Islam is practiced by over 200,000 Brazilians—making it the largest Muslim community in Latin America—most of whom are Arab in origin, with smaller but growing numbers of Brazilian converts. The Brazilian Muslim community includes both Sunni and Shi’a Muslims.
Islam arrived in Brazil with West African slaves, including Hausa, Malinkes, and Yoruba. Muslim slaves were largely victim to the political circumstances in what is present-day Nigeria. Instability and war associated with the creation of the Sokoto Caliphate generated thousands of Hausa slaves, many of them rival soldiers. Muslim slaves were also captured during the internal wars of the Yoruba Oyo Empire to the south. However, early Brazilian Muslims were not solely representative of one or two ethnic groups, but many, including Africans who converted to Islam in Brazil.
Early Muslims met privately for prayer, to learn to read and write Qur’anic Arabic—notable during a period when most white Brazilians were illiterate—for spiritual guidance, and in some areas, to plan uprisings (such as the 1835 Malê Uprising). African Islam transformed under slavery, being forced to accommodate circumstances that made it difficult for enslaved Muslims to pray regularly or to observe religious dietary laws. Some slave owners forbade the practice of Islam entirely and punished slaves for teaching or learning Arabic. Nonetheless, a thriving community existed in the 1860s, as attested by a Baghdadi imam who settled in Rio de Janeiro in 1866 who estimated that Brazil had as many as 20,000 Muslims, most of whom were in Salvador. Over time, the population declined. Some African Muslims returned to Africa, while intermarriage, public education, Catholic syncretism and conversion to Catholicism and African-derived religions further diminished numbers.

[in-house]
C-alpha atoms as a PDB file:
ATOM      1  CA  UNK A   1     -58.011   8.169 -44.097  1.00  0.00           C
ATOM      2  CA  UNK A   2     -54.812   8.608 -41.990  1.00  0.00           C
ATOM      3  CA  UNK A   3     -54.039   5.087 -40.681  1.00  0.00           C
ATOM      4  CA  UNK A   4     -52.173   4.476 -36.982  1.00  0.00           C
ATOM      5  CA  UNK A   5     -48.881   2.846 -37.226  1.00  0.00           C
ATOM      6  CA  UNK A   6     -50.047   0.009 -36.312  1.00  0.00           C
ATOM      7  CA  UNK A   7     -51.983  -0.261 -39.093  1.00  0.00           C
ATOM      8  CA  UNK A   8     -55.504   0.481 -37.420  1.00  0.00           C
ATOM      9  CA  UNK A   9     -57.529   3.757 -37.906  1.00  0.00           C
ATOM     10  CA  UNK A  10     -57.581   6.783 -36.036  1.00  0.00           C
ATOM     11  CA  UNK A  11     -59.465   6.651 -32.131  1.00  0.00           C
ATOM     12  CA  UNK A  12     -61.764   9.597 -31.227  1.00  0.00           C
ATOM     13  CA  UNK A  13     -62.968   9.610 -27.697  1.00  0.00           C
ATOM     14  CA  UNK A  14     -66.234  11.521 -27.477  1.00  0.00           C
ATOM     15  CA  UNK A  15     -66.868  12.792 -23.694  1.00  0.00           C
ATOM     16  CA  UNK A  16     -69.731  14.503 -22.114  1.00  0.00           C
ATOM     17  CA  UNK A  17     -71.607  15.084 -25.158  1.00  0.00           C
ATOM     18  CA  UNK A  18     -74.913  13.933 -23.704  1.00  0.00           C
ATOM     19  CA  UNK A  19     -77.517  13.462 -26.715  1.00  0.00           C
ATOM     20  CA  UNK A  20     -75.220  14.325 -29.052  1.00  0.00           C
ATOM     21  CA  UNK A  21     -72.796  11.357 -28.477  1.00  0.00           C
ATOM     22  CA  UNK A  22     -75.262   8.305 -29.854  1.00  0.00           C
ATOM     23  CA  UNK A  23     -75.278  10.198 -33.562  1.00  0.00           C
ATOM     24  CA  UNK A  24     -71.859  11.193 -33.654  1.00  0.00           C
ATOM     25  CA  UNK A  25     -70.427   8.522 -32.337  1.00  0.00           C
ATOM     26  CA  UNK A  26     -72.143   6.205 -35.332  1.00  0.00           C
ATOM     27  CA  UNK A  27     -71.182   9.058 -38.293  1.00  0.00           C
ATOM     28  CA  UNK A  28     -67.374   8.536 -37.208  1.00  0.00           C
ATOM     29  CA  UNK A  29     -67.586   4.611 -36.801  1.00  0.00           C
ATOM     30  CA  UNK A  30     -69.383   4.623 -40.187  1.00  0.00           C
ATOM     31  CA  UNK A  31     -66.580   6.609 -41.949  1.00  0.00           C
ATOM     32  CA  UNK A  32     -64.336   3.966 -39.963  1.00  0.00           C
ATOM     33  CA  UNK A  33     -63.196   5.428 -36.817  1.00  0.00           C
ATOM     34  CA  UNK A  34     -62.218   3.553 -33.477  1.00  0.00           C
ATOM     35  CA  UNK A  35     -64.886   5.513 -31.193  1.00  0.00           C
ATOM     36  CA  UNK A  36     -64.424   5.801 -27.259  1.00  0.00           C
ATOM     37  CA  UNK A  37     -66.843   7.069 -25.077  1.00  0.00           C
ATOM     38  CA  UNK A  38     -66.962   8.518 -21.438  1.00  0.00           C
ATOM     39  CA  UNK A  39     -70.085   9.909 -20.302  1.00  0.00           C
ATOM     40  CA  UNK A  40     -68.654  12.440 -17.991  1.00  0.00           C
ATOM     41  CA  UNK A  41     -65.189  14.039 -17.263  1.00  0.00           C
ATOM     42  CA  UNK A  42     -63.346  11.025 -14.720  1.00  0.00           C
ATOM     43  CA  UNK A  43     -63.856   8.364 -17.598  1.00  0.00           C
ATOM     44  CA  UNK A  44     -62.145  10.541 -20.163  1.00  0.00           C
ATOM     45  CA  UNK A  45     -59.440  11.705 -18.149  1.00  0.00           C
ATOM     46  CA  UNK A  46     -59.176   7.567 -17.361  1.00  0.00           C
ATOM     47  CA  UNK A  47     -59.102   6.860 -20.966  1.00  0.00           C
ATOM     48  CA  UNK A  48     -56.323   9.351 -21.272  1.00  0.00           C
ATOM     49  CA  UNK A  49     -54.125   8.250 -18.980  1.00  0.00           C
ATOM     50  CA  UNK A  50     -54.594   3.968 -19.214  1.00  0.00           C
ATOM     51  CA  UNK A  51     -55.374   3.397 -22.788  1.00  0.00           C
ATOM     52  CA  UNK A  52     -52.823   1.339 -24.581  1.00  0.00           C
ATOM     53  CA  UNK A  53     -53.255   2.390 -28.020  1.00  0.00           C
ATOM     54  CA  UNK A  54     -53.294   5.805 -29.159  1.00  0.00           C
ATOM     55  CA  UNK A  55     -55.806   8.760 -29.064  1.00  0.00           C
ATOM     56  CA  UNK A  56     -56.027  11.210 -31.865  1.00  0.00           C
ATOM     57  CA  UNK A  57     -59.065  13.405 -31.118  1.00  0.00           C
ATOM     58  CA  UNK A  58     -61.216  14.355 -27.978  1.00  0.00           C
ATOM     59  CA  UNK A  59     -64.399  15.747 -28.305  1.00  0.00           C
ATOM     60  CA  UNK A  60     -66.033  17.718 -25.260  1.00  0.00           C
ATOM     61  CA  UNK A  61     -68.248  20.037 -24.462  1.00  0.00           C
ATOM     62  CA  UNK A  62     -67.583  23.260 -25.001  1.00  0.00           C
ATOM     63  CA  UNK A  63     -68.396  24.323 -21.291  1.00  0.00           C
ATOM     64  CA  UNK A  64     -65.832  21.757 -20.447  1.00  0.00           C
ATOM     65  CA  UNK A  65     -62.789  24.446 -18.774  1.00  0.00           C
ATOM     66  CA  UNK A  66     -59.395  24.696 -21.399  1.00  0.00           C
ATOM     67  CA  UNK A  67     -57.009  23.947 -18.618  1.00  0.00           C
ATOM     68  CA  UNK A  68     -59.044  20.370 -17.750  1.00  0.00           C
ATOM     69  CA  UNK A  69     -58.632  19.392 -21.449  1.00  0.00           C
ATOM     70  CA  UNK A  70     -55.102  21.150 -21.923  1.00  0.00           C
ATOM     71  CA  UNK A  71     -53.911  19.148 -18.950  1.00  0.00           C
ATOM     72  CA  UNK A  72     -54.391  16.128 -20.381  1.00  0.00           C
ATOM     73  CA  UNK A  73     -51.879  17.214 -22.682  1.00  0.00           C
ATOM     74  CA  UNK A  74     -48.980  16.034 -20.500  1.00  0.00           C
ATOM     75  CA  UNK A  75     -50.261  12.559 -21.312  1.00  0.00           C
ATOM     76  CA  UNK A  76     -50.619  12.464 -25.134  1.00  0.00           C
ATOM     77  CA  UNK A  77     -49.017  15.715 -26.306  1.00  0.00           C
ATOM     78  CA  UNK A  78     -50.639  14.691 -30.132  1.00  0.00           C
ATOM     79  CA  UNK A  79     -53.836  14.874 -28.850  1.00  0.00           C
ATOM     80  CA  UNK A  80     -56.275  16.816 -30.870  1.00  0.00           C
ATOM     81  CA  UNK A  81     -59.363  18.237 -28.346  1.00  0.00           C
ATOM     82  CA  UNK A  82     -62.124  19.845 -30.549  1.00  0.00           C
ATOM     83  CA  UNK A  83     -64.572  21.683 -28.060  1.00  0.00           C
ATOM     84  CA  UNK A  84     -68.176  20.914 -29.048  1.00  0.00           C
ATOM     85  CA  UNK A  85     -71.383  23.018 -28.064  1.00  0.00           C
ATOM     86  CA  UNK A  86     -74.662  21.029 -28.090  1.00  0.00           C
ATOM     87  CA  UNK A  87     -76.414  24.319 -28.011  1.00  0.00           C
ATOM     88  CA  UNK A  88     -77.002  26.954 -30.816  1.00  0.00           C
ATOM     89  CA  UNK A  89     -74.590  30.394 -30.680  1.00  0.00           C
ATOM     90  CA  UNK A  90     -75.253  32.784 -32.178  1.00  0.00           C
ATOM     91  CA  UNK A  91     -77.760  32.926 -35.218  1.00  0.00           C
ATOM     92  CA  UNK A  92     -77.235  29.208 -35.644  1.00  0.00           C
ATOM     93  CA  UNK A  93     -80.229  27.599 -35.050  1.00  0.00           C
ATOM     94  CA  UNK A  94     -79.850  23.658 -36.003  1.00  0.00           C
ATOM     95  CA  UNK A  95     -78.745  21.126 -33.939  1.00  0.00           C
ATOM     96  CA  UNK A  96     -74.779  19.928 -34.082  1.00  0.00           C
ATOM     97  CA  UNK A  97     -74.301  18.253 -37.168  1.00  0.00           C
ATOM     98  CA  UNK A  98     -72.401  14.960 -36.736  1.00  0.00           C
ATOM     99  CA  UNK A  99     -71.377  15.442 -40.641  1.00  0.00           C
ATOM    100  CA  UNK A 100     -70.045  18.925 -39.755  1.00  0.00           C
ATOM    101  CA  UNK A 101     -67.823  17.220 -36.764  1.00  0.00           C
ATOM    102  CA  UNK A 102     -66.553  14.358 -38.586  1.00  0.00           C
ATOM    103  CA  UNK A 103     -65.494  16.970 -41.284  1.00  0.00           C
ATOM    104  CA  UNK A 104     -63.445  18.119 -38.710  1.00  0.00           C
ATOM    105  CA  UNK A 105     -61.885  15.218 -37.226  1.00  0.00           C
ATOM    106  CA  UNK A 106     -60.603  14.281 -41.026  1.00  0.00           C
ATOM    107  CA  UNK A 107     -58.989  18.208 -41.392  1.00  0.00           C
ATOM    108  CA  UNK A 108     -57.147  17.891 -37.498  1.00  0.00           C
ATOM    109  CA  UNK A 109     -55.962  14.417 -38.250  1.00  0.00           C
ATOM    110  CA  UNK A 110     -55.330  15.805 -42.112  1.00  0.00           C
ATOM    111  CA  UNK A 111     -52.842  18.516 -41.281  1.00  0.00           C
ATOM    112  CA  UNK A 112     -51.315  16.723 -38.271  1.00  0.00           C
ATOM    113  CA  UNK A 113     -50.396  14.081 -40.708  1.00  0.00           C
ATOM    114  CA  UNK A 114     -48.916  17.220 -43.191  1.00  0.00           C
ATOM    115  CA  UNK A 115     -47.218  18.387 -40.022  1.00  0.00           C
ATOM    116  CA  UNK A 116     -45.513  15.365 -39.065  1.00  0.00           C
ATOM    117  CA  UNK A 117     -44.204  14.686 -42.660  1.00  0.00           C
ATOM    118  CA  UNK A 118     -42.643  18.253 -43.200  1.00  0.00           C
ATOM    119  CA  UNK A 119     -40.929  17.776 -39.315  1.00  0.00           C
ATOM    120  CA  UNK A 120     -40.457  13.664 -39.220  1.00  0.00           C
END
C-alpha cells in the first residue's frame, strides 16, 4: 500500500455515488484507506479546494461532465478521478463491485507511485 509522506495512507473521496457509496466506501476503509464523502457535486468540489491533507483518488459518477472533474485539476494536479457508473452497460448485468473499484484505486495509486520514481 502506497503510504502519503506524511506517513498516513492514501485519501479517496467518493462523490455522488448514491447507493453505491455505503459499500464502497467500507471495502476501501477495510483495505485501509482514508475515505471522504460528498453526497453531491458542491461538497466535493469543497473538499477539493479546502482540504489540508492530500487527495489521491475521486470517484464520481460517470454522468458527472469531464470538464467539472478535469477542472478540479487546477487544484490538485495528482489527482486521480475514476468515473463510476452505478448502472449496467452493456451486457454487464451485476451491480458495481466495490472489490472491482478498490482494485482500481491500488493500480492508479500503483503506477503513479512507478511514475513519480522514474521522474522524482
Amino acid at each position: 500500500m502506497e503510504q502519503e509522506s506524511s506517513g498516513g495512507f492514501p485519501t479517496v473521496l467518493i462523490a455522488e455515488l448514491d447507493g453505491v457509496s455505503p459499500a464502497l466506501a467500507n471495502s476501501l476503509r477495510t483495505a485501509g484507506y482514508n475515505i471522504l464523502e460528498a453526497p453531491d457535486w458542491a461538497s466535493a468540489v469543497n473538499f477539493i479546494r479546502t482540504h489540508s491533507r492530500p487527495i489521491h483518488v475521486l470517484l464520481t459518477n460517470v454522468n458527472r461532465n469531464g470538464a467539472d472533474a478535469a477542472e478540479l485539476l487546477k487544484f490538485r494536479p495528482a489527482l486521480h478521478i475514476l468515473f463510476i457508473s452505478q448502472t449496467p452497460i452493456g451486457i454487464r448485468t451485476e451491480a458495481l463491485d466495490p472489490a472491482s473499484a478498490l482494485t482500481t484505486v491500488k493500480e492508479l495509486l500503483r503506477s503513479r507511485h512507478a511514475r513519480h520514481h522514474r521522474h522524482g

The current Muslim population of Brazil is made up largely of Syrian, Lebanese, and Palestinian Arabs and their descendants with smaller numbers of African migrants and Brazilian converts. The first wave of Levantine Arabs arrived in the 1890s fleeing political and economic instability in the Ottoman Empire, the majority of them Christian but many Muslim. Immigration peaked around World World II, and though it has slowed, Arabs continue to arrive in Brazil. Most live in São Paulo and operate thriving Islamic community centers and mosques. Though facing little friction overall, there are accounts of Pentecostals verbally harassing Muslims, particularly women wearing Islamic dress.
Muhammad Abdullah al-Ahari, “The Caribbean and Latin America,” Islam Outside the Arab World, eds. Ingvar Svanberg and David Westerlund (New York: Routledge, 1999), pp. 443-461.
Cristina Maria de Castro, The Construction of Muslim Identities in Contemporary Brazil (Lanham: Lexington Books, 2013).
Cristina Maria de Castro, “Muslim Women in Brazil: Notes on Religion and Integration,” Gender, Religion, and Migration: Pathways of Integration, eds. Glenda Tibe Bonifacio and Vivienne S. M. Angeles (Lanham: Lexington Books, 2010), pp. 167-181.
Jon Tofik Karam, “Muslim Histories in Latin America and the Caribbean,” An Introduction to Islam in the 21st Century, eds. Aminah Beverly McCloud, Scott W. Hibbard and Laith Saud (Malden: Blackwell Publishing Limited, 2013), pp. 249 -
João José Reis, Slave Rebellion in Brazil: The Muslim Uprising of 1835 in Bahia (Baltimore: Johns Hopkins Press, 1993).